This is an area with a lot of open space, as Vista Hermosa Natural Park sits not far off the route. The park features walking trails, streams, meadows, oak savannahs, picnic grounds, a nature-themed playground, a true FIFA-regulation soccer field, and an outdoor amphitheater in a grotto – which provides an ideal setting for environmental and natural history education, and other public events.
You can't miss the Walt Disney Concert Hall, home to the Los Angeles Philhamonic, and The Broad, the contemporary art museum that sits next to the Concert Hall. The WDCH was designed by Frank Gehry, who also designed The Grand, a collection of stores, restaurants, and apartments under construction across the street. The Broad, designed by architecture firm Diller Scofidio + Renfro, was constructed to contrast the reflective curves of the WDCH.
Down the street is MOCA, the Museum of Contemporary Art, which hosts numerous student-focused art programs and classes.
Heading to Chinatown
As you pass Cesar Chavez Avenue you’ll cross under ornamented gate arches to officially enter Chinatown. You’ll find abundant Chinese and Taiwanese restaurants inside the Far East Plaza - a favorite dining spot of Jonathan Gold.
A number of businesses and organizations integrate Chinese history into their architecture, including the Southern California Teo Chew Association, a cultural center used by students at UCLA.
For those who come by rail, the colorful Chinatown Metro Station will certainly get the attention of any first-time visitor. The design is stunning, and it features several pieces of art in and around the station (such as the feng shui spiral artwork “Wheels of Change”).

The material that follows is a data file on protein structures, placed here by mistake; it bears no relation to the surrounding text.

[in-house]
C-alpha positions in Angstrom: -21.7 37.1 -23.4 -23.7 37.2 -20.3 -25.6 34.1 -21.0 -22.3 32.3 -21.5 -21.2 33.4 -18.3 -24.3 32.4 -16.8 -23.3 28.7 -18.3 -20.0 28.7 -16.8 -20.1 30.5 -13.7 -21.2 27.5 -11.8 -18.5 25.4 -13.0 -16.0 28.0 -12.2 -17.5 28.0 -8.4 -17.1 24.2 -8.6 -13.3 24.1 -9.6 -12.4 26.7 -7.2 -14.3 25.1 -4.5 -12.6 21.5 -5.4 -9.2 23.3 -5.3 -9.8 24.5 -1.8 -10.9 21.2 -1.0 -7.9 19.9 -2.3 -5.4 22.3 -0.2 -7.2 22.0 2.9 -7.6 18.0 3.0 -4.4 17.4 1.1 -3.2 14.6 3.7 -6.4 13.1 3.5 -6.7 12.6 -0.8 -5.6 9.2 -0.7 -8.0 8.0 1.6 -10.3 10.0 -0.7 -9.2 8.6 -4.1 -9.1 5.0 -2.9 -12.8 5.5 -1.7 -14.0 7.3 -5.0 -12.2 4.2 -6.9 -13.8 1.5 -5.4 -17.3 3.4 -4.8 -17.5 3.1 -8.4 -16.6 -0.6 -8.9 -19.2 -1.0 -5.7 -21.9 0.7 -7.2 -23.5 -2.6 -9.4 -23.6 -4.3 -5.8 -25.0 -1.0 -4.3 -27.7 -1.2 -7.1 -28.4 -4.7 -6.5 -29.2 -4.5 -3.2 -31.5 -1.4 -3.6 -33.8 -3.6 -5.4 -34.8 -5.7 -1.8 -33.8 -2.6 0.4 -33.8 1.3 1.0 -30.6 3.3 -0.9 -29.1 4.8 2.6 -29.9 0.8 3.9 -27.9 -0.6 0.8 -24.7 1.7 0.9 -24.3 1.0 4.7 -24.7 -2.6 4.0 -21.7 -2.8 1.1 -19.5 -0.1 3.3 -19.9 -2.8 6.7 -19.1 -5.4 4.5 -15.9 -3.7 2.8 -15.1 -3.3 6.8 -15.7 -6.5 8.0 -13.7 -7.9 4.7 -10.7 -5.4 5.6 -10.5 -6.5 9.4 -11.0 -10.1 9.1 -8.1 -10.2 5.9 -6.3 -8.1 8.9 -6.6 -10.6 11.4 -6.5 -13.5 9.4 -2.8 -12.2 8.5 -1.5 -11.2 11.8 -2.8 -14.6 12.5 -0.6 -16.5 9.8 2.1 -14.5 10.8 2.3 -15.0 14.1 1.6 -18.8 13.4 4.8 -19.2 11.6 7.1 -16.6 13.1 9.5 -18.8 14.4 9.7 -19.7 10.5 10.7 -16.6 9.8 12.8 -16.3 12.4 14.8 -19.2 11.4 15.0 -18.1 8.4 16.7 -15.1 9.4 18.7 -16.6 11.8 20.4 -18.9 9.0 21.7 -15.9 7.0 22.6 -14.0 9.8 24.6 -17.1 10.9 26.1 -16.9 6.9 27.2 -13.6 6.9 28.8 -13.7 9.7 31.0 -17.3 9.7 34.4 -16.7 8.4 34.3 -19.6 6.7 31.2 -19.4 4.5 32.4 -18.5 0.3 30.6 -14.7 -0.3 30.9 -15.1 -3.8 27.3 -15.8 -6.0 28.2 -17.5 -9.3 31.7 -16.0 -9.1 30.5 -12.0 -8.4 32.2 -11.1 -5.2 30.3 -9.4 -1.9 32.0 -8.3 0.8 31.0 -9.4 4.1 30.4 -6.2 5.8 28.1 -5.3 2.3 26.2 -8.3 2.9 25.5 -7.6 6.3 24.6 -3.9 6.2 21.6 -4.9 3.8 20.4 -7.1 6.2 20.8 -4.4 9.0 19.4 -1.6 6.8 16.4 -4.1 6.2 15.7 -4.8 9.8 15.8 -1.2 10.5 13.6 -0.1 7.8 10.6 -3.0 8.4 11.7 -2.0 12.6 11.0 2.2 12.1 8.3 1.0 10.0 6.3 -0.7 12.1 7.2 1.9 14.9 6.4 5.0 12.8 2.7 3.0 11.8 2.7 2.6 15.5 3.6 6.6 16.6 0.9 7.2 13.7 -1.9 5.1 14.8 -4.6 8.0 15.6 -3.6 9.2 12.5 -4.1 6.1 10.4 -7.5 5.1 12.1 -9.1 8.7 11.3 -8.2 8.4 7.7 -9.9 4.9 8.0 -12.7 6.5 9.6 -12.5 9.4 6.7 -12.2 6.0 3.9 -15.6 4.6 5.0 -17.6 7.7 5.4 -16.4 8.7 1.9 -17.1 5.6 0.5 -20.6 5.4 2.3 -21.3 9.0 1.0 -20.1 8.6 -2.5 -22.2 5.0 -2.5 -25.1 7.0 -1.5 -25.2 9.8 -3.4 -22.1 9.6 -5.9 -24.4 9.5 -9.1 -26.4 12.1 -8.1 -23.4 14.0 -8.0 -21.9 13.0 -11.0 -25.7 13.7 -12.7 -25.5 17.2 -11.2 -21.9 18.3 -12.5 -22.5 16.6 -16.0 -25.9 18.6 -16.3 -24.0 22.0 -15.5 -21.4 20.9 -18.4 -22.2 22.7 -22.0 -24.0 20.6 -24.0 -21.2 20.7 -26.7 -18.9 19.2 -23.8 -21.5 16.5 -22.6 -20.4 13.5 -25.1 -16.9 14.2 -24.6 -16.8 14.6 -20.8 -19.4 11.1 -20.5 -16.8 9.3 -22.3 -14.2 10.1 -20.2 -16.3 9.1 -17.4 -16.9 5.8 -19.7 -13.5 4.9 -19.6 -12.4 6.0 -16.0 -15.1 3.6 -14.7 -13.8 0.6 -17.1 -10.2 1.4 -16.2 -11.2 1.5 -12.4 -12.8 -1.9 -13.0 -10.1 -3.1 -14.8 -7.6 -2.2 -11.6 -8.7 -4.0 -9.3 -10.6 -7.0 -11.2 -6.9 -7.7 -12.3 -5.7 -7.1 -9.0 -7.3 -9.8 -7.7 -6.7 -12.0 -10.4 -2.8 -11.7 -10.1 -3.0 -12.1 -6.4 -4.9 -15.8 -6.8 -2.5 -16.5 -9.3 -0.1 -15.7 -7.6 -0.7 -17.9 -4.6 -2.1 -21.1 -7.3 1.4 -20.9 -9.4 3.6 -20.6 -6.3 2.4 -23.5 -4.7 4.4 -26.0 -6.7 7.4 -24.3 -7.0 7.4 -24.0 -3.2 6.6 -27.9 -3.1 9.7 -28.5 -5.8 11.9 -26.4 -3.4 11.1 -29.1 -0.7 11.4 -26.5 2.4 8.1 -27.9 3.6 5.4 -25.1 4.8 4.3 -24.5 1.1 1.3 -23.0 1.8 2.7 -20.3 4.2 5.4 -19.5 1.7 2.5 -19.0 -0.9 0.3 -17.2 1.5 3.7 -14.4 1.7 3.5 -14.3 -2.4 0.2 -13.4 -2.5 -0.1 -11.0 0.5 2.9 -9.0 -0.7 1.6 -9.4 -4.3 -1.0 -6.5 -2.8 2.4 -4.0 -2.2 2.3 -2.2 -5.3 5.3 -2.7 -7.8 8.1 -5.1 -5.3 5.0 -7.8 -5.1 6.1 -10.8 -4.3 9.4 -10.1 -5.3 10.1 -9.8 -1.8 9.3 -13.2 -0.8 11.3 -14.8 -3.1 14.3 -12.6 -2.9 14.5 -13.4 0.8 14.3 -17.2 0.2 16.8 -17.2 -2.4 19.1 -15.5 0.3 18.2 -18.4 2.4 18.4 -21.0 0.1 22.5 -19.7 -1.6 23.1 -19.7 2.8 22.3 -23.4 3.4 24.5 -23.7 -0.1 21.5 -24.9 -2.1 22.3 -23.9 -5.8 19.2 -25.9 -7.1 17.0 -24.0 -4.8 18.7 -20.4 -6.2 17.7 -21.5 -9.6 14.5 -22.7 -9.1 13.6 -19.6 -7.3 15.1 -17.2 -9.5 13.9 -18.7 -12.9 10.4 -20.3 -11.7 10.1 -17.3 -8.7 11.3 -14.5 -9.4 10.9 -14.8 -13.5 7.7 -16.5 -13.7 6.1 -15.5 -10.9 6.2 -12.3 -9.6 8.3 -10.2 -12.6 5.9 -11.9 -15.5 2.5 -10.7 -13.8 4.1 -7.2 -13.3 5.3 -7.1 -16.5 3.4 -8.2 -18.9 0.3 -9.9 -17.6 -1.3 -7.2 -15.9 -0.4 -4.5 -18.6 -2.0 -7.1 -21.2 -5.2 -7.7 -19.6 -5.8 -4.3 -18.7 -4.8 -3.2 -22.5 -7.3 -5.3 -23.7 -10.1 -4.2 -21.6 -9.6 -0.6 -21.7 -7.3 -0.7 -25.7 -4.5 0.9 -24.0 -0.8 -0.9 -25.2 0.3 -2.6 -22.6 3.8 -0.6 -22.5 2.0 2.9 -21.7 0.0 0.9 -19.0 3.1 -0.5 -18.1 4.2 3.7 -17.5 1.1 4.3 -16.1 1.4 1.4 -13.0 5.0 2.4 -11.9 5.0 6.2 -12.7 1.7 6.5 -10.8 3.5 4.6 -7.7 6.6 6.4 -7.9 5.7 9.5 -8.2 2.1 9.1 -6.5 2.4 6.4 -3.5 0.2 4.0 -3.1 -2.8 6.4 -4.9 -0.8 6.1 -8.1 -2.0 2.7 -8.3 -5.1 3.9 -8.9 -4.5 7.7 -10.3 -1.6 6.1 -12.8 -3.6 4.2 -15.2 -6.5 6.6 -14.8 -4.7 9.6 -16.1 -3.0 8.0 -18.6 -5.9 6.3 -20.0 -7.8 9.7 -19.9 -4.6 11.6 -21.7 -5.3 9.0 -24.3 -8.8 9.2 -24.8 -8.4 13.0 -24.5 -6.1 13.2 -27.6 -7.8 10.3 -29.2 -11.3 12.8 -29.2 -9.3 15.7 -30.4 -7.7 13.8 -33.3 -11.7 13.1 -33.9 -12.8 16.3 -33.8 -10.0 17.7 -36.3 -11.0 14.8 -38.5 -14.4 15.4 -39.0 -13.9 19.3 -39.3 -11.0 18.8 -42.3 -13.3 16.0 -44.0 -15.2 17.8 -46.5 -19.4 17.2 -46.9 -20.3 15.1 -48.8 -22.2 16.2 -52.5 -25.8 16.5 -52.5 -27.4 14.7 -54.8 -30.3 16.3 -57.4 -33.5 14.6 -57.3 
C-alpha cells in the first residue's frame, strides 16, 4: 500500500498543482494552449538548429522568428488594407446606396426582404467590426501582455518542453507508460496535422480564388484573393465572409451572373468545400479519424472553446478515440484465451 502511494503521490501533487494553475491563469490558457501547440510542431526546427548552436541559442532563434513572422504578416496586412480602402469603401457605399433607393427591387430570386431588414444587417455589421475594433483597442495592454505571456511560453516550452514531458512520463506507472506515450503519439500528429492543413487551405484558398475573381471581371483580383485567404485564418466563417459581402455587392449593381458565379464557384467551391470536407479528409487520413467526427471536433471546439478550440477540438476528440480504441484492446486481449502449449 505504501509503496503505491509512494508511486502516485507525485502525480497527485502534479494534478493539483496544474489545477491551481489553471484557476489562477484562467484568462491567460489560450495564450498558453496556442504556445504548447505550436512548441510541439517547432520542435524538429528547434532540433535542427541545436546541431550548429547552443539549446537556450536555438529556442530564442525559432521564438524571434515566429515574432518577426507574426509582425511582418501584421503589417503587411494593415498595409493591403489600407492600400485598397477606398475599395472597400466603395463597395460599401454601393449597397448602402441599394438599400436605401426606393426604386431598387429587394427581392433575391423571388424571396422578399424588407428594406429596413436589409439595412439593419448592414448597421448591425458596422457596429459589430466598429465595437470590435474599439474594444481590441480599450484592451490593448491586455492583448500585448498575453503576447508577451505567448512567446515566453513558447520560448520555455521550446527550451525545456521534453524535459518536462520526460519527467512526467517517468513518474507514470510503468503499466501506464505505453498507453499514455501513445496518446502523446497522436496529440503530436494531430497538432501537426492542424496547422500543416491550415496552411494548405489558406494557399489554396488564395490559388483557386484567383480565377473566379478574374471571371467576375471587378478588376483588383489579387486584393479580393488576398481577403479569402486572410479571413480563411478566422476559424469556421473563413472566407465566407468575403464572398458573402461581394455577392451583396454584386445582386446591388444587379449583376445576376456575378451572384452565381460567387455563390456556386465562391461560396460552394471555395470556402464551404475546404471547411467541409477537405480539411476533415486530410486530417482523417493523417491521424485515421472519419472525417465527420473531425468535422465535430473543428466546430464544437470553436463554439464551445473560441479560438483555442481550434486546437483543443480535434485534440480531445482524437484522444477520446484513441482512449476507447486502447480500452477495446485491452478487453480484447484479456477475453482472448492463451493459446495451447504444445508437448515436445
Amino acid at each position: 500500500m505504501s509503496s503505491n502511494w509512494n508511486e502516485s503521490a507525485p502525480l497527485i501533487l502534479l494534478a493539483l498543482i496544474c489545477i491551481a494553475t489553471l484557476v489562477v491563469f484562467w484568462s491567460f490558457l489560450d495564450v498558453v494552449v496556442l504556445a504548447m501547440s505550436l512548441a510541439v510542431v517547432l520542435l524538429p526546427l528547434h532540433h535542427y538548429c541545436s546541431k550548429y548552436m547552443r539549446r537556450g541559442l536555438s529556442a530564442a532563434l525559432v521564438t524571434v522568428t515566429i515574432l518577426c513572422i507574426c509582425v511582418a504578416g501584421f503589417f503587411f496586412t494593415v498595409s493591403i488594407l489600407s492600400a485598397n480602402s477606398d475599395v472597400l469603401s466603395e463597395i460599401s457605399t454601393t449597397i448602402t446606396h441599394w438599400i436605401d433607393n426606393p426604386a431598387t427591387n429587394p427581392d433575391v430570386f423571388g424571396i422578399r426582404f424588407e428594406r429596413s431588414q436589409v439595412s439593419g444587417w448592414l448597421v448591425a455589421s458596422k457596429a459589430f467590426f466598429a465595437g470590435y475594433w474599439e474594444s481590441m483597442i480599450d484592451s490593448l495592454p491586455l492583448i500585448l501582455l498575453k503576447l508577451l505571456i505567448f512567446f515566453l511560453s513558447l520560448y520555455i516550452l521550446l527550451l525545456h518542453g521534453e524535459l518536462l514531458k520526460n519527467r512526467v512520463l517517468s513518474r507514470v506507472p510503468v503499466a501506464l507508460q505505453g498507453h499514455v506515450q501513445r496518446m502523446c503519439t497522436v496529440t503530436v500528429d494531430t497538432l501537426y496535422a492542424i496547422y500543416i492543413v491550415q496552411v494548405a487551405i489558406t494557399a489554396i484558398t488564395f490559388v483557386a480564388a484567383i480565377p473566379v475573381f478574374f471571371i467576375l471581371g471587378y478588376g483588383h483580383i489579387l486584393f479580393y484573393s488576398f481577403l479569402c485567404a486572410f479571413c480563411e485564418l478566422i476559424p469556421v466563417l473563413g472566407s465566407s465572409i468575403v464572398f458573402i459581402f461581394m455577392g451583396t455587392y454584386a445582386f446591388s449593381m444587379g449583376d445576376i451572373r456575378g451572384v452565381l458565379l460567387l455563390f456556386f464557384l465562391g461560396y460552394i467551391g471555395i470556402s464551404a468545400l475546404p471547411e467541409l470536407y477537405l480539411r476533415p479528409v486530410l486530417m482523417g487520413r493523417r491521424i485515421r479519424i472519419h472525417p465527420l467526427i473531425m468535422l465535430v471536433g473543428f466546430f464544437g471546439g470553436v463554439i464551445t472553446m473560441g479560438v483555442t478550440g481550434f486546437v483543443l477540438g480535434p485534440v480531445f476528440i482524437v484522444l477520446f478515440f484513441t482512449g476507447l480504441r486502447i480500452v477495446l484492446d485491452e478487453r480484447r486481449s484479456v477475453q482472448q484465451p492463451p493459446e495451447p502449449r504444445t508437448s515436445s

Another block off-route is the Los Angeles State Historic Park, a 34-acre open space filled with orange trees, public art, and a mile-long run/walk trail.
Old Chinatown Central Plaza is a unique pedestrian mall that’s home to merchants and curio shops you won’t find anywhere else (without a passport, that is). In the center is a 5’ statue to Sun Yat Sen, founder of the Chinese Republic.
Heading to the 6th Street Hub and to Mariachi Plaza
This is always a very Instagrammable part of our Heart of LA route: the Arts District of Los Angeles is visited by tourists from all over the world looking to capture selfies with angel wings and other street art, and is home to new businesses, restaurants, breweries and working spaces.
And we will visit (and cross over) the new 6th Street Bridge. Getting attention for both its novelty and its use, many Angelenos have expressed a desire to close this bridge to cars more often, so that pedestrians, cyclists, skaters, and others can enjoy it. When you travel the bridge, you may ask yourself if this change should be permanent!
The Japanese American National Museum in Little Tokyo covers 130 years of Japanese American history. In front sits “Oomo Cube,” a Rubik's Cube sculpture with photographic panels and internal lighting; artist Nicole Maloney used the OOMO shorthand for “Out of Many, One.”
Public art and murals line 4th street, from a mix of street artists from across Los Angeles and some from around the world. Also swing through the relatively un-traveled-by-car side streets of Seaton, Colyton, and S Hewitt (between 4th and Palmetto) for much more street art. And CicLAvia's offices are there, too, at the the Los Angeles Cleantech Incubator!
Mariachi Plaza is the epicenter of mariachi music in the US, and since the 1930s it has been used by musicians (bands and solo acts) as a place to find a new gig. The kiosk in the center was donated by the Mexican state of Jalisco.
Across the street, the Victorian-era “Queen Anne” style Boyle Hotel is a cultural landmark that has transformed into an affordable housing building. It was built the same year the Los Angeles streetcar went into service; now it sits across the Mariachi Plaza Metro station.
With so many new sights and old favorites, we can't wait to share our CicLAvia—Heart of LA route with you. Make time to see these gems and do your own exploring on October 9!